Morning brief, Friday, May 5
Haha. Zarqawi wears New Balance sneaks and can't even handle a machine gun (story, video). Moving on…Wait. But what exactly does the video mean? Am I supposed to sleep better knowing that Zarqawi is a wuss? Isn't he still killing our soldiers and evading capture? Important: The leader of Darfur's largest rebel group will sign ...
Moving on…Wait. But what exactly does the video mean? Am I supposed to sleep better knowing that Zarqawi is a wuss? Isn't he still killing our soldiers and evading capture?
Important: The leader of Darfur's largest rebel group will sign a peace agreement.
The Bush administration is getting tough with Russia and wants Putin to take concrete steps in the democratic direction ahead of the July G-8 meeting.
Bush isn't going to deal with Hamas until it disavows violence and its denial of Israel's right to exist.
Simon Tisdall: It's a rocky relationship, but Washington still needs Pakistan. Quoting an "informed Western official" [links are mine]:
From the Americans' perspective, this is a highly unstable country. The situation in Waziristan is tipping in favour of the Taliban. There's trouble in Baluchistan, in Kashmir, in Karachi. There's the religious parties … Half the population of this country is virulently anti-American and it's growing. And then there is Musharraf, sitting on top of this volcano. He's pretty indispensable. We're only a bullet away from significant instability. But I'm not sure we have anyone else.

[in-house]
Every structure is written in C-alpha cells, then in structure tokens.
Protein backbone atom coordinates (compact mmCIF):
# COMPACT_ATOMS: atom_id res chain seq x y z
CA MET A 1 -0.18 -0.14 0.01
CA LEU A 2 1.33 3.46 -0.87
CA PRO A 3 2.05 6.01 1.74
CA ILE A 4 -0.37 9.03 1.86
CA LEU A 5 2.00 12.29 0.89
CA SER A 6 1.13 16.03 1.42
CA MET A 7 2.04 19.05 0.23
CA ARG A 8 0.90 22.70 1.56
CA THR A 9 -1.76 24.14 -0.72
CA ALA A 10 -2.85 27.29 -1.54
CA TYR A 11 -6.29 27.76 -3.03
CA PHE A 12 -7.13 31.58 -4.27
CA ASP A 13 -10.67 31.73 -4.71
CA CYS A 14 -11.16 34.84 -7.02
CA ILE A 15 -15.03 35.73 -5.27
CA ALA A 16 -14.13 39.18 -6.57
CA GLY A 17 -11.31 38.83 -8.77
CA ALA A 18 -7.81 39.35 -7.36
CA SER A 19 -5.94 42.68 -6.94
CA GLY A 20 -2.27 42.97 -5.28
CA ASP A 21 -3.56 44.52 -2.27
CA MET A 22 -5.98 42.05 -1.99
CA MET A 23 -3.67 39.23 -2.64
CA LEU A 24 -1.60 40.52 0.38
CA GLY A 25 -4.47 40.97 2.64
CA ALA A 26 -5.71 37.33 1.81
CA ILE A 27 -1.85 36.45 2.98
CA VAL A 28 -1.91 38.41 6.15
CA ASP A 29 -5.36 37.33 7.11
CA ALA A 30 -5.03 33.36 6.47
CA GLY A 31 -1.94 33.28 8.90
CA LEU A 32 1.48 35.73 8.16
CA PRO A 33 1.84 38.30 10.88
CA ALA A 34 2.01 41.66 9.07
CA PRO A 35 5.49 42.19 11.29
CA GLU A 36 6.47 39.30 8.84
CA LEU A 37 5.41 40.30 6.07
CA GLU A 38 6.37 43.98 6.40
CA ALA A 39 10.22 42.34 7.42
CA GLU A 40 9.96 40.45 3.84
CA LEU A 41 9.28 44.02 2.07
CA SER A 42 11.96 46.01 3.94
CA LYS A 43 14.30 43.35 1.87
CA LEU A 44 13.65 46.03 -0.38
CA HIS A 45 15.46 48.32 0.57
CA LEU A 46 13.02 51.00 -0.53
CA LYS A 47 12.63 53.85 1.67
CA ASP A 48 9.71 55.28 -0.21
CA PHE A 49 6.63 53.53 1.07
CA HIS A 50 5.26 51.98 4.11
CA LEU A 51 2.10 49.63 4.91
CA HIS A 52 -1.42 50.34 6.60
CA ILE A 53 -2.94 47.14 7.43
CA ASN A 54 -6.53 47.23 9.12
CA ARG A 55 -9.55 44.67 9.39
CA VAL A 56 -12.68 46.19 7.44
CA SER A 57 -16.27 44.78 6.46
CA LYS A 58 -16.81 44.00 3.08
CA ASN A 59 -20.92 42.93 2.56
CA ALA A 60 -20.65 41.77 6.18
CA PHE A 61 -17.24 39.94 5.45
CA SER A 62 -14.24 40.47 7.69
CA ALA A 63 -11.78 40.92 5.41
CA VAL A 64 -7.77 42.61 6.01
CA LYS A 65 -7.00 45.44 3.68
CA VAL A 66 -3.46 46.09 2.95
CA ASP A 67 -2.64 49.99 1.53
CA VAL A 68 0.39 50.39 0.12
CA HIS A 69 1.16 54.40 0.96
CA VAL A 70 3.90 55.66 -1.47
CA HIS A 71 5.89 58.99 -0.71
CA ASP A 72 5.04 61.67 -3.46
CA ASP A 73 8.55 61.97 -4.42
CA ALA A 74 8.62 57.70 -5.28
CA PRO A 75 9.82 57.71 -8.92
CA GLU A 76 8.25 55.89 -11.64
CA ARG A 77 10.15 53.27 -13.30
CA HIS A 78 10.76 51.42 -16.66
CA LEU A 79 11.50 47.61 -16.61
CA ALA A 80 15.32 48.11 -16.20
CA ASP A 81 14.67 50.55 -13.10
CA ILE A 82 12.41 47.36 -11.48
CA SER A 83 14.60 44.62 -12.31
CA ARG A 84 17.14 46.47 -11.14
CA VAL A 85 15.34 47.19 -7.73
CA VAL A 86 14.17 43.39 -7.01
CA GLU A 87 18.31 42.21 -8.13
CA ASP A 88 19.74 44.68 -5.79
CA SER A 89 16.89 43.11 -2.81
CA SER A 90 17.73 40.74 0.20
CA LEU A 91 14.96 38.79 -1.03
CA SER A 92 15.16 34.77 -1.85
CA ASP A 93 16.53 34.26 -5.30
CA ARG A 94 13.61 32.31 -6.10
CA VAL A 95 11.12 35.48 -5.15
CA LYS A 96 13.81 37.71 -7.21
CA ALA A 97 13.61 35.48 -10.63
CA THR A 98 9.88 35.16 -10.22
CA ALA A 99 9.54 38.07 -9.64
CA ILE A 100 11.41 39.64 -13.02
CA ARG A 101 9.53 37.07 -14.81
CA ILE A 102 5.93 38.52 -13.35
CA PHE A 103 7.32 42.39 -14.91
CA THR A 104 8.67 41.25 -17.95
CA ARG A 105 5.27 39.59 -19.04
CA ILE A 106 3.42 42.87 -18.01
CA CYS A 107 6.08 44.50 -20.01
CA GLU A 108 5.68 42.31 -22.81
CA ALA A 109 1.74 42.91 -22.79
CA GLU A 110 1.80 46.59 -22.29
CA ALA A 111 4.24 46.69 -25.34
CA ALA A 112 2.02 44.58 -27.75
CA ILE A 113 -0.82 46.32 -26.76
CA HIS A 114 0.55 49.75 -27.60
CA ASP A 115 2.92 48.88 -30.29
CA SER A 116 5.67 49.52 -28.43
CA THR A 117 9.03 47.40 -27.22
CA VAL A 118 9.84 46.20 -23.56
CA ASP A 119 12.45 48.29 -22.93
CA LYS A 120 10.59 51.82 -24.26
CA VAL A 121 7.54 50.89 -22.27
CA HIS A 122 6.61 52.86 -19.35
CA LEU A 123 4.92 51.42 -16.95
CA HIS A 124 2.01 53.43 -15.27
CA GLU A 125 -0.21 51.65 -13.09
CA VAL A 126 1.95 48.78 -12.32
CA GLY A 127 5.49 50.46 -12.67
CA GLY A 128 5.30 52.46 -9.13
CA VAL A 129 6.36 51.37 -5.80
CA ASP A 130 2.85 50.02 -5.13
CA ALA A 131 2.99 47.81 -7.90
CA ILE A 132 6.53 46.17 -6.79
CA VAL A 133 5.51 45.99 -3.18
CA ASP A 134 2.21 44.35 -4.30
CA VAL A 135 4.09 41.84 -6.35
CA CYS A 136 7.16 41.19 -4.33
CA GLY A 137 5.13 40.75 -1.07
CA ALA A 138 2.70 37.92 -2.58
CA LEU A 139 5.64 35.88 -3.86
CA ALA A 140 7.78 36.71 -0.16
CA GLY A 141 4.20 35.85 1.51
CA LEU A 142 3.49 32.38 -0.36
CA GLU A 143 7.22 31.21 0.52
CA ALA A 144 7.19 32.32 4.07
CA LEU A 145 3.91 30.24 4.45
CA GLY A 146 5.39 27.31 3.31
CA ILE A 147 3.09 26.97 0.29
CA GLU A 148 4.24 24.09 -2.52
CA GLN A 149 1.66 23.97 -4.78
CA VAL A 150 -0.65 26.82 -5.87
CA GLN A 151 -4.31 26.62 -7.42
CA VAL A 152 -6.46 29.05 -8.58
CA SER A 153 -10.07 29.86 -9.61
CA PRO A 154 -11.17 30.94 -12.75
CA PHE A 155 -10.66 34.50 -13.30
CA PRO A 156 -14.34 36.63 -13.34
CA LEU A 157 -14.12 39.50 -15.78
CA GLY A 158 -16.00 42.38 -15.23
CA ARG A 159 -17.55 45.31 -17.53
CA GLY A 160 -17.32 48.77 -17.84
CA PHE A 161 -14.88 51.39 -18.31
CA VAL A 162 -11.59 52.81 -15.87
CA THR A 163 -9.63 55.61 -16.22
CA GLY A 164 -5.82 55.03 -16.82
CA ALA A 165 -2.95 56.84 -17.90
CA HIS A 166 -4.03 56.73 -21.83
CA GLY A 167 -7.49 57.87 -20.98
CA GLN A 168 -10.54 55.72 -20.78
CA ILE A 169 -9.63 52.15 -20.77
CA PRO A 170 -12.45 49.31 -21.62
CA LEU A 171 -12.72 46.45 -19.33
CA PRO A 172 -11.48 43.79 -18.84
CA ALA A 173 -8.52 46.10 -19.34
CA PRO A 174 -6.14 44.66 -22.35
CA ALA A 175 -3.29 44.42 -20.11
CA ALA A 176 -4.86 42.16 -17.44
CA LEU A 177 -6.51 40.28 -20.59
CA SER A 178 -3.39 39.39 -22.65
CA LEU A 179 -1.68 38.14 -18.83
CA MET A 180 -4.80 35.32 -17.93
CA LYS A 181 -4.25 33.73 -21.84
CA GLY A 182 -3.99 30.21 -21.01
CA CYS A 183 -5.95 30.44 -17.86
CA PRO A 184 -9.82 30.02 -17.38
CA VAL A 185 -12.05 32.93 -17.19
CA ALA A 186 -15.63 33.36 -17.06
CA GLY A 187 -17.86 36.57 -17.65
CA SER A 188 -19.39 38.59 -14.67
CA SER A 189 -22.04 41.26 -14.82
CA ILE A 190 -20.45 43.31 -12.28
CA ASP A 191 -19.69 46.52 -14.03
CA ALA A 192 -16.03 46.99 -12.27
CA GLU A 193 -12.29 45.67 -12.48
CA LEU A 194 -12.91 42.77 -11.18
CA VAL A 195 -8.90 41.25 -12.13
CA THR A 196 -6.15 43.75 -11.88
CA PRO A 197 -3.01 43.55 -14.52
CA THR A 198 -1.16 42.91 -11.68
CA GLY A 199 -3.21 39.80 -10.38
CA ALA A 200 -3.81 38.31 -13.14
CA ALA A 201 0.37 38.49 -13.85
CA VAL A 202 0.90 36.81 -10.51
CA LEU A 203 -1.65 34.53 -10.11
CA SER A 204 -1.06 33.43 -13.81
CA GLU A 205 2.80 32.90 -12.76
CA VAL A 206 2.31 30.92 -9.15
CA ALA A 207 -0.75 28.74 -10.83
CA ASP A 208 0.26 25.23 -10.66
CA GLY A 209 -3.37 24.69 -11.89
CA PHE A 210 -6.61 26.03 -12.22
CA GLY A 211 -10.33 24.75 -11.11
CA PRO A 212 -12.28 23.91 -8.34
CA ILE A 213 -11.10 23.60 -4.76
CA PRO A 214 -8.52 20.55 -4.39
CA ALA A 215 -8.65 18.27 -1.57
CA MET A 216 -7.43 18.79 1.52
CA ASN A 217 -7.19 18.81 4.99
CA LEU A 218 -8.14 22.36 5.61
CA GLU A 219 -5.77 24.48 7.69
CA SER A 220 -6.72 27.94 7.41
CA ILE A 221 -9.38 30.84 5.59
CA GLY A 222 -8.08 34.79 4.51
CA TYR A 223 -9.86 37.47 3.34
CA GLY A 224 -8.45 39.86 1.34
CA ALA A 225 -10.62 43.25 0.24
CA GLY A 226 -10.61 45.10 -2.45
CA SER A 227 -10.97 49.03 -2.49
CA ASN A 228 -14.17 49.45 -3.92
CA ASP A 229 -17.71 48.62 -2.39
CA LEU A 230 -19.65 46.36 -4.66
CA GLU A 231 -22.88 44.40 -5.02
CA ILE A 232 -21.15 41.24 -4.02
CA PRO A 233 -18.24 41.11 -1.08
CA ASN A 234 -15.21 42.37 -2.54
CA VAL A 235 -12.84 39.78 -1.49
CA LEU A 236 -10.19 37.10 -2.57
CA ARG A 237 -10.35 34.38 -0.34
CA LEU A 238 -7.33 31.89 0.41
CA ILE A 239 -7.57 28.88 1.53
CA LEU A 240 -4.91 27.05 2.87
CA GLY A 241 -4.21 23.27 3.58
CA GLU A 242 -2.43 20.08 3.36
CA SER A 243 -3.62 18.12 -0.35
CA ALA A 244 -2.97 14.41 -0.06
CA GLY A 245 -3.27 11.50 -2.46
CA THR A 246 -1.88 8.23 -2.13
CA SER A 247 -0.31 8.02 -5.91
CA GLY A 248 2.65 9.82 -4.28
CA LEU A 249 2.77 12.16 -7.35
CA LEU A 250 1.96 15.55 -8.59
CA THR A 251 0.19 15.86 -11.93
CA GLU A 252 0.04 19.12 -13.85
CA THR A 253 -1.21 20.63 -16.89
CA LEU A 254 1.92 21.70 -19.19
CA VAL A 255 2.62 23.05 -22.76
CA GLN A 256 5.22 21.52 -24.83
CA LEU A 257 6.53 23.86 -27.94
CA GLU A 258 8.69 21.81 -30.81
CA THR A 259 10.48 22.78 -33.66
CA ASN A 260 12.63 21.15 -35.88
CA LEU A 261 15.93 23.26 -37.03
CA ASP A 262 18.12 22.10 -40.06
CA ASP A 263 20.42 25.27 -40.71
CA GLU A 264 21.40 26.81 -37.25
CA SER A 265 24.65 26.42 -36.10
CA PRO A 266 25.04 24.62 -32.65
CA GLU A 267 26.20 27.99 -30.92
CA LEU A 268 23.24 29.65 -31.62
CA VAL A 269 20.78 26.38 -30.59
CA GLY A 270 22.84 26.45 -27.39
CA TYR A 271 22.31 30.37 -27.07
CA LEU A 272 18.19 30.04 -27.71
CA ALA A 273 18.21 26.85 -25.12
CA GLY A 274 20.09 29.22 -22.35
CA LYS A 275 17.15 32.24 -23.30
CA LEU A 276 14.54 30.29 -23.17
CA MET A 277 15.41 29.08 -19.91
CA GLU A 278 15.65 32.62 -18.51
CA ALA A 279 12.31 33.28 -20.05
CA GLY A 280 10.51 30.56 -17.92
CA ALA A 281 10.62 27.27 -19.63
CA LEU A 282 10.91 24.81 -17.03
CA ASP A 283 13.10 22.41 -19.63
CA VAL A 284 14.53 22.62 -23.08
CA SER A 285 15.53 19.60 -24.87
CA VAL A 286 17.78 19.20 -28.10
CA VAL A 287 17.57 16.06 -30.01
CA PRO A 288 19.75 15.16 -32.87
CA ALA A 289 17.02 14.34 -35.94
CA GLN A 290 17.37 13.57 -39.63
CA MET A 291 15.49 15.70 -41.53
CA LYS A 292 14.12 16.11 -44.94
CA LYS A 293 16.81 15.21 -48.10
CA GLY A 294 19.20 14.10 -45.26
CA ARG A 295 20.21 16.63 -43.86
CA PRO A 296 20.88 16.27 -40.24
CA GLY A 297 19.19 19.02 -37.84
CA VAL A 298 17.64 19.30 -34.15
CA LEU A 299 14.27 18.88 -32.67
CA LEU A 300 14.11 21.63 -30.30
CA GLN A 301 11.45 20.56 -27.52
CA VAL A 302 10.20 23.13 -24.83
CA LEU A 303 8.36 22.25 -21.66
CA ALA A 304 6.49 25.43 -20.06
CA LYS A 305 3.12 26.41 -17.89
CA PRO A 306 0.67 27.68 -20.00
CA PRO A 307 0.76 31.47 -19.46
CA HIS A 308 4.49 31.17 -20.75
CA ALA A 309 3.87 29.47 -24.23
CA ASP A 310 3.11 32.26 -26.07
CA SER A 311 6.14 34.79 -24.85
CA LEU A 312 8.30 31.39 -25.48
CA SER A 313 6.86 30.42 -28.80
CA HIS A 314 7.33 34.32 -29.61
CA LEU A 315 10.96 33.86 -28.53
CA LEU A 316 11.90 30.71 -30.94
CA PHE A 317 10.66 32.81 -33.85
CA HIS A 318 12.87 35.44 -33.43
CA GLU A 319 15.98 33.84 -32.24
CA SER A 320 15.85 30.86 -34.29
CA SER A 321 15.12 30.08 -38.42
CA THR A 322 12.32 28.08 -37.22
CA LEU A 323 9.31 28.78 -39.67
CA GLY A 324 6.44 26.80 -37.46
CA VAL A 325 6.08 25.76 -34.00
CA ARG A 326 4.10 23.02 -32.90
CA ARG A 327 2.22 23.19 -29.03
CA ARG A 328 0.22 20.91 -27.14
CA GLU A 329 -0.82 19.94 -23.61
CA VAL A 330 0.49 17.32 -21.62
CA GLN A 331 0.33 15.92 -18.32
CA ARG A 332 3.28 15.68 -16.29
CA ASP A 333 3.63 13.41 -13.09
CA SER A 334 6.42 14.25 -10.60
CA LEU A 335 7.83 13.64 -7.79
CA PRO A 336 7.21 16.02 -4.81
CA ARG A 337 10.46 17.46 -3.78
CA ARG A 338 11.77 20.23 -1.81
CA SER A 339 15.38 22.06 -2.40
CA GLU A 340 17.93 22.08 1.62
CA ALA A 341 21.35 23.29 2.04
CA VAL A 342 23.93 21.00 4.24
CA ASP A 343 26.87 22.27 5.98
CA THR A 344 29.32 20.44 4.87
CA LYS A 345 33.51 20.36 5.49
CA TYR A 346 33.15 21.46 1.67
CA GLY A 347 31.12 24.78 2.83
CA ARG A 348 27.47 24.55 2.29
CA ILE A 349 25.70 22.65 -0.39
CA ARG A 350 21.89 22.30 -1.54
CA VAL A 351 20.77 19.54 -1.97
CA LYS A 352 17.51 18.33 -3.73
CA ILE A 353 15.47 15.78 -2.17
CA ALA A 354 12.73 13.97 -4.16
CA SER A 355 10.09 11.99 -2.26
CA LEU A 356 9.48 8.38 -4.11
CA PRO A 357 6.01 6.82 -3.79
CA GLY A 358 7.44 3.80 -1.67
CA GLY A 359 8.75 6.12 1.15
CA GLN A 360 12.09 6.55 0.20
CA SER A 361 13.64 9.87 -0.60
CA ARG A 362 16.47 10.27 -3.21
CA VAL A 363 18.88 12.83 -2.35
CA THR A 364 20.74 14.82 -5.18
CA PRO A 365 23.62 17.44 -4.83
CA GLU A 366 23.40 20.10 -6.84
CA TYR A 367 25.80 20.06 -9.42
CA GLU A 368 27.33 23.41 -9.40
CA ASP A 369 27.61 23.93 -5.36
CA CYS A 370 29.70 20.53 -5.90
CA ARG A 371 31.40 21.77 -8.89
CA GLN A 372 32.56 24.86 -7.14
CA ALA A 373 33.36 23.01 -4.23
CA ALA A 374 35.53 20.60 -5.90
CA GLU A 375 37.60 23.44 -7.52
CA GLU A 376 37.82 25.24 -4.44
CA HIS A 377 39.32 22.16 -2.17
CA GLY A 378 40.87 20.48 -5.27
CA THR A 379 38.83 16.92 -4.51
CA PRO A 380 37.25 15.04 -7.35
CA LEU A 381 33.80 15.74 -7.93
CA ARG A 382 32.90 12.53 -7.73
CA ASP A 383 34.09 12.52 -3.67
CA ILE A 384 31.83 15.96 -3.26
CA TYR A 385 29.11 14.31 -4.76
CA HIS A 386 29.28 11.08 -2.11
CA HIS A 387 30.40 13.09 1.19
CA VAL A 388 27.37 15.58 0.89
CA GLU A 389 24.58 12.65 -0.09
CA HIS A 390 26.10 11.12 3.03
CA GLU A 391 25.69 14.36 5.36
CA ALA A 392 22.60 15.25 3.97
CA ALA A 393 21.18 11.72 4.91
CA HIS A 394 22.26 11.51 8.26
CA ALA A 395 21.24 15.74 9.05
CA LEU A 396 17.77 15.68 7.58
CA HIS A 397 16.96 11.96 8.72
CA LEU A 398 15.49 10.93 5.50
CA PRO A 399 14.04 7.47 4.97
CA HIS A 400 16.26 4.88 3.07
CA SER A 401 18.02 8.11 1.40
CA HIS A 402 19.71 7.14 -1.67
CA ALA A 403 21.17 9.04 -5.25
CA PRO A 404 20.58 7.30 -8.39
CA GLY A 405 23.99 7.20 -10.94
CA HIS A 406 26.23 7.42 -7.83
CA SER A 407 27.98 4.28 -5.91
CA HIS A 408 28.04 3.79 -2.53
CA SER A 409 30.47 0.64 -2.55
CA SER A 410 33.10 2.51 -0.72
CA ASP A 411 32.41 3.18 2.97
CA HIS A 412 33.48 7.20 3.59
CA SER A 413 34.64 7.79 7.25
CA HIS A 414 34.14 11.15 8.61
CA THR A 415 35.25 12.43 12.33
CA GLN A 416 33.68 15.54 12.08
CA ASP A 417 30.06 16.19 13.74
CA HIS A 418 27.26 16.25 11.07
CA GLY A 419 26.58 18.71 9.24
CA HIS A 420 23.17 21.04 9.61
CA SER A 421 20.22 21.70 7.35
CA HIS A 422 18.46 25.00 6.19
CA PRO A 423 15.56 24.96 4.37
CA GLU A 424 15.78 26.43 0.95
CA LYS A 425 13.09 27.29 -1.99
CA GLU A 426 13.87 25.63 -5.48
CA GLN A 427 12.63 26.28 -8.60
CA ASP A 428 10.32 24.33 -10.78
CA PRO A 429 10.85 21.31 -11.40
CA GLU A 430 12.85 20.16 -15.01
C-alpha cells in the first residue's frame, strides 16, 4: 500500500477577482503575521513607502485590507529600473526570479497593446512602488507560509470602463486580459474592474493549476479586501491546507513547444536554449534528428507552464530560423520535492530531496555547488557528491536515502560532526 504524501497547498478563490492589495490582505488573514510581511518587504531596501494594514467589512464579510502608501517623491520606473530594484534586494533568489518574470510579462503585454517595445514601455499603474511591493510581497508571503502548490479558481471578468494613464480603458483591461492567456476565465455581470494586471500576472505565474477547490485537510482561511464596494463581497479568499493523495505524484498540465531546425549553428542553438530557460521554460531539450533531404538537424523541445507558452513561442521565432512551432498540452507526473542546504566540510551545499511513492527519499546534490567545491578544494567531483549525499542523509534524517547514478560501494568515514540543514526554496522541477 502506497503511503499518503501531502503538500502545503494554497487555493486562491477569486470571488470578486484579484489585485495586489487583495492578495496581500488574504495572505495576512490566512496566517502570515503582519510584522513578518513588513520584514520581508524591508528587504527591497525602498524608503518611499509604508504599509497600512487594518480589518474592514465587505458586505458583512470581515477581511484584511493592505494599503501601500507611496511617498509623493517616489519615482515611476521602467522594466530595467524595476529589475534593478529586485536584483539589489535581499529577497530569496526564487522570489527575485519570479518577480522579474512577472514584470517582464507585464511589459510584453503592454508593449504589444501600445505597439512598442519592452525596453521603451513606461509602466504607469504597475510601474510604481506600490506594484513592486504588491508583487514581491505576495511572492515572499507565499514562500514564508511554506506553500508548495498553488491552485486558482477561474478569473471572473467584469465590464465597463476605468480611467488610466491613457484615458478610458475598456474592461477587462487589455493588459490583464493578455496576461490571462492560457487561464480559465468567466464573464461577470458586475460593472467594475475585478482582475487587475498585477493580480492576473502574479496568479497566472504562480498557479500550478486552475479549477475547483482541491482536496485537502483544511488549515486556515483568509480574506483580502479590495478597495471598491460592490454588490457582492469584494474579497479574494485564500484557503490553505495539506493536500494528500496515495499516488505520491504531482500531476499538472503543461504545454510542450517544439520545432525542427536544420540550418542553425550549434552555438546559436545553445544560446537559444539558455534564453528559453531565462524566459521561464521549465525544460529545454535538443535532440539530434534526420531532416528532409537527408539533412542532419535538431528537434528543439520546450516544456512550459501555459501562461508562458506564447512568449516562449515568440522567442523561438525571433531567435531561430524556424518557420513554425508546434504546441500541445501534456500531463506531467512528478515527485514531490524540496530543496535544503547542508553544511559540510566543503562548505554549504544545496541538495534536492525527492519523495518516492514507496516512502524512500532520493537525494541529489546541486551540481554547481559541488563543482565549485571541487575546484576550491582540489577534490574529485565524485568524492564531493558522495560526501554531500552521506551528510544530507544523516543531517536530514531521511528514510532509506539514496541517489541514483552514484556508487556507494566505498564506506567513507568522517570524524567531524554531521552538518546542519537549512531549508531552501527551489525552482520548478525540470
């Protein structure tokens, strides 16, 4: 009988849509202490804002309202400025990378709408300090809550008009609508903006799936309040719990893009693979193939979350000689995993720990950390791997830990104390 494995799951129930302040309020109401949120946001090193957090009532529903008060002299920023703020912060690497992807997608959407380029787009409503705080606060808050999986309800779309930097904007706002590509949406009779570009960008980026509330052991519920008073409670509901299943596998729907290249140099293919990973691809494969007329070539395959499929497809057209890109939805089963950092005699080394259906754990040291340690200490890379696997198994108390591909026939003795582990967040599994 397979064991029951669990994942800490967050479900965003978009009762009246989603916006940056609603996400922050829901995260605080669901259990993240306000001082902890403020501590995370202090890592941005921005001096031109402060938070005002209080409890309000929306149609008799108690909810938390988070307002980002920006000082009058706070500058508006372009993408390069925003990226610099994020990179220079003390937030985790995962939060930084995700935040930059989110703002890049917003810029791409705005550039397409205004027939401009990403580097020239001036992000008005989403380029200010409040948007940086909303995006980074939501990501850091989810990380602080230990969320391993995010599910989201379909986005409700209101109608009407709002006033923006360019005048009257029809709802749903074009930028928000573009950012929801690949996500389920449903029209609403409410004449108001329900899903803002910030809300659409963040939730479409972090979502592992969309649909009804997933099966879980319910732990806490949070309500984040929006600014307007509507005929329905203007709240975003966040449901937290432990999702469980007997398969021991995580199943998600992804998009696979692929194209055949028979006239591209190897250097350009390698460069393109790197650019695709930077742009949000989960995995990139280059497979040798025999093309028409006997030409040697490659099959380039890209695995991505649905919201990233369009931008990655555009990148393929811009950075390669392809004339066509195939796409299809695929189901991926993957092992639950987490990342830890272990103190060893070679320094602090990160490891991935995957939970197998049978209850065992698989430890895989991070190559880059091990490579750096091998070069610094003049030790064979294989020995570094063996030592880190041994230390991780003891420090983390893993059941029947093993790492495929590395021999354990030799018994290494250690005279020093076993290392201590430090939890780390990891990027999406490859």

Mark Bowden draws a parallel between the Iranian hostage crisis and today's nuclear standoff:
Today, as the Iranian supreme leader, Ayatollah Ali Khamenei, presides over an increasingly restive, unhappy population, his pit bull, President Ahmadinejad, has picked a new fight with the United States of America. Even many Iranians who oppose the theocracy now favor joining the nuclear club; it adds to national prestige and arguably enhances Iran's security. In openly pursuing nuclear power and defying world opinion, the old revolutionaries are shoring up their stature at home by appealing to nationalism and to fears of foreign invasion or attack.
And why shouldn't they? It worked before.
Keeping the brief briefer today…
5The NSS and the China Challenge 46 Shares